As I’m sure many of you do when you’re bored, I tend to roam around FanGraphs’ leaderboards and Savant player pages looking for a weird stat or trait that could make Average Joe the next big thing.
Given my love for pitching I was messing around with 2020 starter data, with at least 40 innings pitched to find some “solid” answers, and with launch angle when a great name came up sorting the list of pitchers from lowest to highest avg LA allowed: sadly-now-injured Framber Valdez.
As an Astros fan I fully appreciated the solidity of a supposed number 4 starter that ended up providing a lot of quality innings for a rotation depleted of now-Yankee Gerrit Cole and already-injured Justin Verlander, yet I wasn’t ready to what the leaderboard told me: he allowed an average launch angle on balls in play, considering only in innings as SP (64.1), of -1.0 degrees.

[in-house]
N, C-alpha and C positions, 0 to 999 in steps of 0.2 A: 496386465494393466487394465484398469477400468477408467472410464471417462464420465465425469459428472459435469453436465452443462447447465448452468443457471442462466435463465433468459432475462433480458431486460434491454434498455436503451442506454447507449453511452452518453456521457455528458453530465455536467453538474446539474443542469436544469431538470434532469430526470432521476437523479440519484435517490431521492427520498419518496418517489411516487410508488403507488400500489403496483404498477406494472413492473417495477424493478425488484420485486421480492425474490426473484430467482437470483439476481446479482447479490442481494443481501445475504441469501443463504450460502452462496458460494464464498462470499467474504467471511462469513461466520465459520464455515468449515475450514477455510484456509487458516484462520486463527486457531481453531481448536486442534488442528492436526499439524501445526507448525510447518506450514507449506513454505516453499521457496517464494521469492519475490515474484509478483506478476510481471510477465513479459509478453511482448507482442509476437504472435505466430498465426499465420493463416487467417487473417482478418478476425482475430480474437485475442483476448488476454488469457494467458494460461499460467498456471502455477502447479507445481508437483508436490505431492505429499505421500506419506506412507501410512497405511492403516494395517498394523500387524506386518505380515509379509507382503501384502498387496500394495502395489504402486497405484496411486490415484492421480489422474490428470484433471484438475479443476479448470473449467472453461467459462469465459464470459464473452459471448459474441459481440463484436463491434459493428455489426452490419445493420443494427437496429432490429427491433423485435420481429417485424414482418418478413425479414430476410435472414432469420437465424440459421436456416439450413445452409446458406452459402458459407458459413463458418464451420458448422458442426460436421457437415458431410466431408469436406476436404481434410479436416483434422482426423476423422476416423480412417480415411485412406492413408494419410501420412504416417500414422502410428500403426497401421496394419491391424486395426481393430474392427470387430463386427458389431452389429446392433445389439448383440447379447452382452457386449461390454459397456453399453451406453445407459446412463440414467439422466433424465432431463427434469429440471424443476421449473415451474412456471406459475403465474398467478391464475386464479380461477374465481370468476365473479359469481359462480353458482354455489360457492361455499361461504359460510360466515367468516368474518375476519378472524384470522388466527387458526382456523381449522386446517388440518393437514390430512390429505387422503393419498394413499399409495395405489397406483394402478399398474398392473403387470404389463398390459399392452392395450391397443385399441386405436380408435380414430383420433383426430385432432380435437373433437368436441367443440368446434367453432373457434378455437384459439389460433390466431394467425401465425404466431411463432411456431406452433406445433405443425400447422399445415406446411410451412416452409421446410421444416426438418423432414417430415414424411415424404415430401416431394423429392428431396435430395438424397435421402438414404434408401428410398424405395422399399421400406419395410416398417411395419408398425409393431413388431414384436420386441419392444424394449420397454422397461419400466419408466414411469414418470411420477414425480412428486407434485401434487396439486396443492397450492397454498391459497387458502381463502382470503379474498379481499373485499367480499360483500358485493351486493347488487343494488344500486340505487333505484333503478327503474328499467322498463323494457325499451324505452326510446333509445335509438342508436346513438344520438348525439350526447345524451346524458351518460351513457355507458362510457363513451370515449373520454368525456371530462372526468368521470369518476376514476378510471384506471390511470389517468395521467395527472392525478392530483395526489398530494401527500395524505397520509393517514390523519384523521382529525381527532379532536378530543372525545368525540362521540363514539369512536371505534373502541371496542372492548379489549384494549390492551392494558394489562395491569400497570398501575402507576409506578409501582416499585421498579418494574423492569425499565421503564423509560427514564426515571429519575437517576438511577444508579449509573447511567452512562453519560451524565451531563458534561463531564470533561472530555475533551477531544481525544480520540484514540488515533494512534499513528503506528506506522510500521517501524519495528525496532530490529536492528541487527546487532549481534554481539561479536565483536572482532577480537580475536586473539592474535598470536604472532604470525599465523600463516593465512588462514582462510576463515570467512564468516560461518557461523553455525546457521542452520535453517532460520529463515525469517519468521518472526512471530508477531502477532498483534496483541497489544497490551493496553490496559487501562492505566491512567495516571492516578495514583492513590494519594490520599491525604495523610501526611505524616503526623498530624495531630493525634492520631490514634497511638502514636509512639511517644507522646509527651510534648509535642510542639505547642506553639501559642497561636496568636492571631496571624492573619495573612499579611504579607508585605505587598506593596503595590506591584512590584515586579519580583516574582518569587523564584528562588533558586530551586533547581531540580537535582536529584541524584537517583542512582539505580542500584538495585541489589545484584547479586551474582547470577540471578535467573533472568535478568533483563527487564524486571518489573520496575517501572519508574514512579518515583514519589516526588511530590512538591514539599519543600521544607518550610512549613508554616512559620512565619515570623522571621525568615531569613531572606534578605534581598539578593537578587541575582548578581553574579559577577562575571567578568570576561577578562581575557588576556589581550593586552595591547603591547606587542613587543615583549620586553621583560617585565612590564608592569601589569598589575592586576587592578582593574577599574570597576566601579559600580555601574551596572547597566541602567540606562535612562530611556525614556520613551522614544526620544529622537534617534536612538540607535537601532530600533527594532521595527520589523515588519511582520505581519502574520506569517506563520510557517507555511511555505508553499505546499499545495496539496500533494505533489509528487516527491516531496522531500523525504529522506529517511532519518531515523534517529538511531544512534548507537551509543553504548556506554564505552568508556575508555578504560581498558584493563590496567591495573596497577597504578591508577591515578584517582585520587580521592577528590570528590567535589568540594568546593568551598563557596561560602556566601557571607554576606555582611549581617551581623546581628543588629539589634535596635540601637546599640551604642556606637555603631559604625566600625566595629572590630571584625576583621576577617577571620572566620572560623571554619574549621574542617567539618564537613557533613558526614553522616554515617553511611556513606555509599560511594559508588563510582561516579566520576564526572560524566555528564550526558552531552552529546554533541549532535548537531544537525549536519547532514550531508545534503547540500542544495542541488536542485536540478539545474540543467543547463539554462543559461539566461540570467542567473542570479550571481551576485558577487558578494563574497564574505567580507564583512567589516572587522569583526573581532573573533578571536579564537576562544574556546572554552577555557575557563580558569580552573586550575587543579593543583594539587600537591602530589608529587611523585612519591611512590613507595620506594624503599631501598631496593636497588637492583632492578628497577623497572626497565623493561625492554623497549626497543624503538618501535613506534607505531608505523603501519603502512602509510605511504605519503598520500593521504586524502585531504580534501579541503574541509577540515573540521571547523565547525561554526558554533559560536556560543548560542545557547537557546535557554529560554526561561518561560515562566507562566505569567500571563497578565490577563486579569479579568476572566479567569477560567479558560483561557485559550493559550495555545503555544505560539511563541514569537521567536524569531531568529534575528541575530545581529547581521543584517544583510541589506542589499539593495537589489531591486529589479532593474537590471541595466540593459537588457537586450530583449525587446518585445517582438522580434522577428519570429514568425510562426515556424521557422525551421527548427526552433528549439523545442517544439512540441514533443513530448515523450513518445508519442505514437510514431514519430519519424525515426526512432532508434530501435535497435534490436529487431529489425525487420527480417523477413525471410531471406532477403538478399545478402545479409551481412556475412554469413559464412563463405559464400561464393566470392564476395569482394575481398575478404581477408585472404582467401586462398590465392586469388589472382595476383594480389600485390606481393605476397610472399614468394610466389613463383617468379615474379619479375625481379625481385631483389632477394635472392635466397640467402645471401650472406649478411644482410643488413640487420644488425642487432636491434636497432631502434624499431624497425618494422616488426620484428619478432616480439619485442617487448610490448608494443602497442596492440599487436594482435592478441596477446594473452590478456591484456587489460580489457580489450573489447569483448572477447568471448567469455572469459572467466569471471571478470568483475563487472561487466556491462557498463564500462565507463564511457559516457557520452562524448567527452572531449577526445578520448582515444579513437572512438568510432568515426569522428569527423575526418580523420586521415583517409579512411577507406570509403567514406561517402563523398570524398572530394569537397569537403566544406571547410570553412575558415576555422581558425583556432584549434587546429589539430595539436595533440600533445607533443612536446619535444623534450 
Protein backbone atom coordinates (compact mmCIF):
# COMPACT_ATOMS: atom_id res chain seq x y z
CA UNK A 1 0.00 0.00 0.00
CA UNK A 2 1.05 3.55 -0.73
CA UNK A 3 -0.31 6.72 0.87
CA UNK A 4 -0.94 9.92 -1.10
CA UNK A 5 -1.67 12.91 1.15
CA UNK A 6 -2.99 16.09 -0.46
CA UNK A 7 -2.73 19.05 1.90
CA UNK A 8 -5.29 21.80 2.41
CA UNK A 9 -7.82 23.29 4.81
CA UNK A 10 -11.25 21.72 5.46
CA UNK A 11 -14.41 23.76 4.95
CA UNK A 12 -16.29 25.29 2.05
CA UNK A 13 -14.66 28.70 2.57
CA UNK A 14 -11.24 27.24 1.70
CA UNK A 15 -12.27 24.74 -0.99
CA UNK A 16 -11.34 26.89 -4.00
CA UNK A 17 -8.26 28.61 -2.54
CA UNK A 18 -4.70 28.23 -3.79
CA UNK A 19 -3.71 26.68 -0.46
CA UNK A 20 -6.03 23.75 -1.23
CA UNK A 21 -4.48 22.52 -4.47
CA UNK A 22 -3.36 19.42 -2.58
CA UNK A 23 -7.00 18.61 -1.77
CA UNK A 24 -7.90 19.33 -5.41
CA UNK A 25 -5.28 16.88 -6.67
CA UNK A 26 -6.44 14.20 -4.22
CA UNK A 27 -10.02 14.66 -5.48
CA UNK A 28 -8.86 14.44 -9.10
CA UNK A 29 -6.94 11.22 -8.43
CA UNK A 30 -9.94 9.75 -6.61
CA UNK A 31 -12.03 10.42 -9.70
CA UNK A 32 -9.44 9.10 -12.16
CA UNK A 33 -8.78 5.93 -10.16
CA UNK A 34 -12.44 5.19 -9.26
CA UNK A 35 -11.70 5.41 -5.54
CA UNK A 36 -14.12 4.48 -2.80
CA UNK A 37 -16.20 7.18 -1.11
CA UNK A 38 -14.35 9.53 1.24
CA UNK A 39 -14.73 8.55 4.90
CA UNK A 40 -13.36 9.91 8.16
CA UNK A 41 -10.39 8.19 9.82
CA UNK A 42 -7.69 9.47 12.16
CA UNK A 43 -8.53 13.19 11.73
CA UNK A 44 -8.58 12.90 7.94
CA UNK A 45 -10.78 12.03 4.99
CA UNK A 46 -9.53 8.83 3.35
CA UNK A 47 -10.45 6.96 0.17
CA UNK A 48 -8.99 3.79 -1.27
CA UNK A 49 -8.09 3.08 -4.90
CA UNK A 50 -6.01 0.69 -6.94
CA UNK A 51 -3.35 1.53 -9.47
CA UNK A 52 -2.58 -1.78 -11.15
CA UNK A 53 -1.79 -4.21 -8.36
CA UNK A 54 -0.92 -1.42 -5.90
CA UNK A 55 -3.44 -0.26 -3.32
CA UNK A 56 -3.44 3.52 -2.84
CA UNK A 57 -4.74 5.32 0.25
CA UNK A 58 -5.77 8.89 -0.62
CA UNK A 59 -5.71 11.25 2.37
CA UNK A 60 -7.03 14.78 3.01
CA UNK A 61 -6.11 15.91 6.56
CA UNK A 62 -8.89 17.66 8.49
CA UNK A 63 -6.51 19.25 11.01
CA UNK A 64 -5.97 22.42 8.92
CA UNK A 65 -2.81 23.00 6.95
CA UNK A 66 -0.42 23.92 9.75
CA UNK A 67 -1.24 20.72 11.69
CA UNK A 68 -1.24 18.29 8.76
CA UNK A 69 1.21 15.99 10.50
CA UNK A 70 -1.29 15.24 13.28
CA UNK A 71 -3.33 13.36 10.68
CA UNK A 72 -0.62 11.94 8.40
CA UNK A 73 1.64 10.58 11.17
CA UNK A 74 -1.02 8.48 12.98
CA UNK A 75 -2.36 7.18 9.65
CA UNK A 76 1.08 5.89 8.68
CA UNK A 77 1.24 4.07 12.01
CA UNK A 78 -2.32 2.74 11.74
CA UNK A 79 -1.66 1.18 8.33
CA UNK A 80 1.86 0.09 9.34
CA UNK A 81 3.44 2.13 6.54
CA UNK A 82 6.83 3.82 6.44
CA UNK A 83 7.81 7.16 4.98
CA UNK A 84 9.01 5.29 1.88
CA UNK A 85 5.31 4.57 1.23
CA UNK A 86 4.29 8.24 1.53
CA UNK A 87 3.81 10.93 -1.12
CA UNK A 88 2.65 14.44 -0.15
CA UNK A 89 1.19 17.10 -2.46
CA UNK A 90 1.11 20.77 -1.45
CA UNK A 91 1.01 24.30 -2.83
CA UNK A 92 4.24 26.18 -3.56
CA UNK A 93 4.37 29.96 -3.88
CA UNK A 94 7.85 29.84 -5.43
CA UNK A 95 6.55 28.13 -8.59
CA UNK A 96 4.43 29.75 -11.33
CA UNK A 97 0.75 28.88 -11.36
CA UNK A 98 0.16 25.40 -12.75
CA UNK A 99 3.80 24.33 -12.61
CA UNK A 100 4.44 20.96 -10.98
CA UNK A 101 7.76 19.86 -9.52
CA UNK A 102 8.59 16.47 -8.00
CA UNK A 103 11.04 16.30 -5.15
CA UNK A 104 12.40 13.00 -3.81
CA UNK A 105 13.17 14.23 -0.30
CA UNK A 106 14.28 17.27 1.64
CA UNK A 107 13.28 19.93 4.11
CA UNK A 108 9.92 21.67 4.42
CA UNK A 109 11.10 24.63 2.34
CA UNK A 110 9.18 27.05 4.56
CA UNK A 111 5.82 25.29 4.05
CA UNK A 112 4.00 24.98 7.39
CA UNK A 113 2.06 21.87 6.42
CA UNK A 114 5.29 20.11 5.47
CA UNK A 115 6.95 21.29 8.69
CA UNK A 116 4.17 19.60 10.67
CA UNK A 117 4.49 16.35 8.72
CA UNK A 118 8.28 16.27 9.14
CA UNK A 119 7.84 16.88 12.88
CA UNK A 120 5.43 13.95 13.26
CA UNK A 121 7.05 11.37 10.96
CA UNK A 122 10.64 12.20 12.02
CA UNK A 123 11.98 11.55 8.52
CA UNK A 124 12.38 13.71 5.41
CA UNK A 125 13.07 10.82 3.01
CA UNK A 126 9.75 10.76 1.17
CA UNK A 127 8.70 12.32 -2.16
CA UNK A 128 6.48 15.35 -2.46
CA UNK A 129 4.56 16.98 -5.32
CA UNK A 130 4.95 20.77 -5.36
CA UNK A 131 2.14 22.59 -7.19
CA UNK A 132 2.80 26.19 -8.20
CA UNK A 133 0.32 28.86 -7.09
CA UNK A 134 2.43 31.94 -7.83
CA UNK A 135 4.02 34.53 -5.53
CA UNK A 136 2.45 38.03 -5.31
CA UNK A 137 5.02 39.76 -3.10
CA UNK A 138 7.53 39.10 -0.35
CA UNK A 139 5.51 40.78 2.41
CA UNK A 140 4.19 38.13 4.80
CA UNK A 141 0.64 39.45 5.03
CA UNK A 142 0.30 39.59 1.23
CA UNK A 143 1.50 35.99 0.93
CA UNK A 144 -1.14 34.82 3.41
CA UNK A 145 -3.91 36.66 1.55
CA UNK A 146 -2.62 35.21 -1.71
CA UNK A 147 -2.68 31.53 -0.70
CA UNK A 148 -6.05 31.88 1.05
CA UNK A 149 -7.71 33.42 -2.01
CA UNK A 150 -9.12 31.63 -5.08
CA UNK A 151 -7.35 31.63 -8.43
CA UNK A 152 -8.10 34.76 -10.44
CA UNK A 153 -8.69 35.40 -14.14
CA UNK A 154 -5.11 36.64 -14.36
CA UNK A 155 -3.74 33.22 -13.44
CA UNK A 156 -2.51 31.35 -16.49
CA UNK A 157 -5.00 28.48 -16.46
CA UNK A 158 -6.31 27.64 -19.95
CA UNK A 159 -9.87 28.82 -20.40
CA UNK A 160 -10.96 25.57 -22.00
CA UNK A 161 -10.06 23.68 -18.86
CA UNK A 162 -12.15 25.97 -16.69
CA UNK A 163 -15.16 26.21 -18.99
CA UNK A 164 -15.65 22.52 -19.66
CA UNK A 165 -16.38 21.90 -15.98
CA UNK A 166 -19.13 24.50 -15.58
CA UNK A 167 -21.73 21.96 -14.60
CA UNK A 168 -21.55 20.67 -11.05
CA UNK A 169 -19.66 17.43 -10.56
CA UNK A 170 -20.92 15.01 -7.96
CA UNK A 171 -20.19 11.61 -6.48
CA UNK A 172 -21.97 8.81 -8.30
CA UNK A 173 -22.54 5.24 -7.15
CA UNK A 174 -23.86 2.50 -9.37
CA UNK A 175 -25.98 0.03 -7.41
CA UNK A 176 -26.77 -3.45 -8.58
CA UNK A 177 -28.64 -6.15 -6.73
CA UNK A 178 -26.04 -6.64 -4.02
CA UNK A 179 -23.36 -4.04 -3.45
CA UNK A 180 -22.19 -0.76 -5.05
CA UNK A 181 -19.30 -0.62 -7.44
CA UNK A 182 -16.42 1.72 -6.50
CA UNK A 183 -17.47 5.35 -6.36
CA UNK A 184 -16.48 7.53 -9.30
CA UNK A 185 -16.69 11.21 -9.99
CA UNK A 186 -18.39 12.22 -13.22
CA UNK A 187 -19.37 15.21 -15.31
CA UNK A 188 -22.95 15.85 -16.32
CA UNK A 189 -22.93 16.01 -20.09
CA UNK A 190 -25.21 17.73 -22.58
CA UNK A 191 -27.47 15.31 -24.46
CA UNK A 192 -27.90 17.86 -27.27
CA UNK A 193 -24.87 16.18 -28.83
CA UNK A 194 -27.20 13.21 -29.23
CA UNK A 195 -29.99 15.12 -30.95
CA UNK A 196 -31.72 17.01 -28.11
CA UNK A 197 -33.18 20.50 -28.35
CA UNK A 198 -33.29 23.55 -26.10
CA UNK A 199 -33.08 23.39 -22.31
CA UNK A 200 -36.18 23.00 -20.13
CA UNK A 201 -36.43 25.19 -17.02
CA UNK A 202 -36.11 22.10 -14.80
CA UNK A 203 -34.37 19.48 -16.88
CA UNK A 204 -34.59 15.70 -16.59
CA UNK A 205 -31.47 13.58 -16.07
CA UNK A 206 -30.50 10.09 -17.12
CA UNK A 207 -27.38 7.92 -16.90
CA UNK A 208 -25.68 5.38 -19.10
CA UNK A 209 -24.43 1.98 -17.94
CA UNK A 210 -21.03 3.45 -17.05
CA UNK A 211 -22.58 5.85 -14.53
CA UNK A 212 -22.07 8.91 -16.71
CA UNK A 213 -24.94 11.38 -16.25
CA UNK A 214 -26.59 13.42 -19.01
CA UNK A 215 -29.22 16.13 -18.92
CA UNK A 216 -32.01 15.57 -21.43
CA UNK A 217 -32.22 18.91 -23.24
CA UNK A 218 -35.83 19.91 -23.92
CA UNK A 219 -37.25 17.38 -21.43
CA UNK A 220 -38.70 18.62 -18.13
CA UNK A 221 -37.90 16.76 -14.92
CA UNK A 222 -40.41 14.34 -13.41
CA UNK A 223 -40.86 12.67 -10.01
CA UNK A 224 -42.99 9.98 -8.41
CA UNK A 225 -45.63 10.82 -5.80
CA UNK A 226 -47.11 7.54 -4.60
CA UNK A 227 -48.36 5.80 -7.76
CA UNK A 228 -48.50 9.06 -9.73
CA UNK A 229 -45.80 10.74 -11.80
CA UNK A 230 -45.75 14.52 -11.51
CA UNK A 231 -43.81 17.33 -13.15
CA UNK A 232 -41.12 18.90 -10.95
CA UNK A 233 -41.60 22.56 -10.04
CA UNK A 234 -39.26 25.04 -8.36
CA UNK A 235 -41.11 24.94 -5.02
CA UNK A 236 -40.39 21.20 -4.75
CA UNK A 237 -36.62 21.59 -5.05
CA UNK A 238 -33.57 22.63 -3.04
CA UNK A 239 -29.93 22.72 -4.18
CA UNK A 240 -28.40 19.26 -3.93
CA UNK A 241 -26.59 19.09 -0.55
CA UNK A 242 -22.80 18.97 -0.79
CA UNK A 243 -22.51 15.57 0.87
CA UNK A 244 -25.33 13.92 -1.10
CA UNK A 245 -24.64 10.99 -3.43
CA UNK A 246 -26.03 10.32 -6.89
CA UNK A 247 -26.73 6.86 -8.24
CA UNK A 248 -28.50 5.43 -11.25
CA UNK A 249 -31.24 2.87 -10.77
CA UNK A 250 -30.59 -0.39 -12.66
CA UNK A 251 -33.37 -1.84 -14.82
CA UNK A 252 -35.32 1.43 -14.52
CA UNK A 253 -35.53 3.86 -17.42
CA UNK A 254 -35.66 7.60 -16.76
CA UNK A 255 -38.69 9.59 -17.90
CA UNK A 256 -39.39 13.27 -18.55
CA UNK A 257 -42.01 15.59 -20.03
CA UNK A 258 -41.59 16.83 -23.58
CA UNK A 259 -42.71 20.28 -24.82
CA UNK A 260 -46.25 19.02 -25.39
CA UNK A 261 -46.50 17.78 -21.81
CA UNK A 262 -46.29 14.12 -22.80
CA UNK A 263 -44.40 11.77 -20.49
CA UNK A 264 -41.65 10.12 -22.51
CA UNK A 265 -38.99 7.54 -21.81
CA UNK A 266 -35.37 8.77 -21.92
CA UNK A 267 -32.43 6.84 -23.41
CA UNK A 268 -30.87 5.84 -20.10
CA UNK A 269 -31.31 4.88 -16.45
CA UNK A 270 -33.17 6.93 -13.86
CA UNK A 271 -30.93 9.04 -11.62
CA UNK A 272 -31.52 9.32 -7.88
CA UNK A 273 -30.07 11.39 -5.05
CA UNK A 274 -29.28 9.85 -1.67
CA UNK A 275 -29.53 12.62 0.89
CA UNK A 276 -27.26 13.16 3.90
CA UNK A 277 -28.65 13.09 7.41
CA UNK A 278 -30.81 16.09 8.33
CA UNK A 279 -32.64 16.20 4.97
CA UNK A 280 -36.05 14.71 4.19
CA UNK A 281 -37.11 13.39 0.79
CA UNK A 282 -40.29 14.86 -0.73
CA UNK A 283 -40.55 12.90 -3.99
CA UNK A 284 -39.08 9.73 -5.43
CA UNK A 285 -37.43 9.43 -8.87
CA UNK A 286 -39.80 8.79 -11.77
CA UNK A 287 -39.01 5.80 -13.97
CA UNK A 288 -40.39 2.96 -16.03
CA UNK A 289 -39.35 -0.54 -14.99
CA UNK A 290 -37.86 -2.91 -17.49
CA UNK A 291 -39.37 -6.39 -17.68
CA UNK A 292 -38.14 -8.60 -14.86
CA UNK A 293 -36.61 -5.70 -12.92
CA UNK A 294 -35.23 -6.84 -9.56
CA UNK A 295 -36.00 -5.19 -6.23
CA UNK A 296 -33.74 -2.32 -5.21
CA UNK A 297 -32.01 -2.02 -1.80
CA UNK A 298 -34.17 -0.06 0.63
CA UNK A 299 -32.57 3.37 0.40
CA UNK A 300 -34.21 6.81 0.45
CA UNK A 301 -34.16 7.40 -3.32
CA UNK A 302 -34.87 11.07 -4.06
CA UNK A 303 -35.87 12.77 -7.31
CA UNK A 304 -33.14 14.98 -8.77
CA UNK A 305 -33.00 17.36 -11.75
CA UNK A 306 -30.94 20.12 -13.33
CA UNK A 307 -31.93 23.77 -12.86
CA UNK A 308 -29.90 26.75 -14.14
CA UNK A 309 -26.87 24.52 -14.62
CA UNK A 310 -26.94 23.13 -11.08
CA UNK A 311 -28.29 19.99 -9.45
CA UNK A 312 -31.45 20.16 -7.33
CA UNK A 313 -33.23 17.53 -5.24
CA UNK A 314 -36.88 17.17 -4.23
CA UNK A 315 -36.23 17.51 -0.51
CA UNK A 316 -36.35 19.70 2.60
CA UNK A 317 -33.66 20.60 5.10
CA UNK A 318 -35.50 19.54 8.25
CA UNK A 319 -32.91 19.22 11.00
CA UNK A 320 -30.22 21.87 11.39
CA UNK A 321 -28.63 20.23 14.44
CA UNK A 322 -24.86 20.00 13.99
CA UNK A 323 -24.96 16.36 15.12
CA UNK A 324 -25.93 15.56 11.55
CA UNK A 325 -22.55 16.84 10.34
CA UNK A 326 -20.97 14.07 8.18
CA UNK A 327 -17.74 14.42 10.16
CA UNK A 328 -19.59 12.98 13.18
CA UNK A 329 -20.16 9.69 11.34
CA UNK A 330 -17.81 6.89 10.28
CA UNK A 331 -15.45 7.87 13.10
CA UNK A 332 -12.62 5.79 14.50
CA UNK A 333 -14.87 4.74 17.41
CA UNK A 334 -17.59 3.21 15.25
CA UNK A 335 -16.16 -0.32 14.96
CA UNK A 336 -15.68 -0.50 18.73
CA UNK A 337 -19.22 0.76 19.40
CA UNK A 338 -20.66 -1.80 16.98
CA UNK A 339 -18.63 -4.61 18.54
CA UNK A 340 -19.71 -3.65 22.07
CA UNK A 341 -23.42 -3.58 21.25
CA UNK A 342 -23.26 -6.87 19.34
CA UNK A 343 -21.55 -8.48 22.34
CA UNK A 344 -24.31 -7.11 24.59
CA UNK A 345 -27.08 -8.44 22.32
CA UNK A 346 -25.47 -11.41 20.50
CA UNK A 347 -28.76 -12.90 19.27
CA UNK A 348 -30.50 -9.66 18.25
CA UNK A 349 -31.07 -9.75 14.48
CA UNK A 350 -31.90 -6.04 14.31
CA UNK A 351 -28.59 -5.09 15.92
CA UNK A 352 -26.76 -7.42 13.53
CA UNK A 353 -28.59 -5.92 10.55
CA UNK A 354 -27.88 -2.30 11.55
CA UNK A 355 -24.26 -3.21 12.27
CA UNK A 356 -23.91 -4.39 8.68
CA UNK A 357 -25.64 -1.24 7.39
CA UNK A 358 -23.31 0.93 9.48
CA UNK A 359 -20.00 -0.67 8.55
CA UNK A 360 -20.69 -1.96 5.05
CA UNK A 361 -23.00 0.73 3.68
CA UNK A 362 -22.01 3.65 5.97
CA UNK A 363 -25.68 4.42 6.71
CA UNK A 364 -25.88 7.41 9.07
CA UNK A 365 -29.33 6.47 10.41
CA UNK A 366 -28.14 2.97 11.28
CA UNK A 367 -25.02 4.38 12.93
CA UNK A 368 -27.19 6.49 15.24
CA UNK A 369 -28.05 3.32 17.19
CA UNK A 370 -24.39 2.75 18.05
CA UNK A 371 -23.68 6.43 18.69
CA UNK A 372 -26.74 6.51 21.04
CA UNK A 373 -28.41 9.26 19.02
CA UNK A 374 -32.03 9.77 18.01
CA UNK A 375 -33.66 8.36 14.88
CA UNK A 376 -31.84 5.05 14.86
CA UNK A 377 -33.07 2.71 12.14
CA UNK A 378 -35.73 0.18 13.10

Did anyone manage to do better in 2020? Nope. Is anyone on his universe of low launch angles in the Statcast era (2015 on)? Yes, but just other three guys in all of five years: guess them!
No, just kidding, here they are: atop of the mountain stands once Astros ace…. Jarred Cosart! In an almost 60 inning 2016 he allowed an avgLA of -2.6 degrees, making it rolling more than the Brave Girls in this strange 2021. Next up the 2015 edition of professional worm-killer and oft-injured Brett Anderson (-2.1)and then who you thought at first, 2017 Astros legend Dallas Keuchel (-0.6). No other starter with at least 40 innings in any season from 2015 to 2020 achieved a negative average launch angle.
Does it stop here? No, because flip-flopping the same list returns another household name for Astros fans: Cristian Javier.
One of the young guys that weren’t supposed to contribute to the Houston cause yet called upon due to a barrage of injuries, Javier managed to look at Valdez and do the opposite: in 2020 he gave up an avgLA of 24.7 degrees, a bevy of flyballs.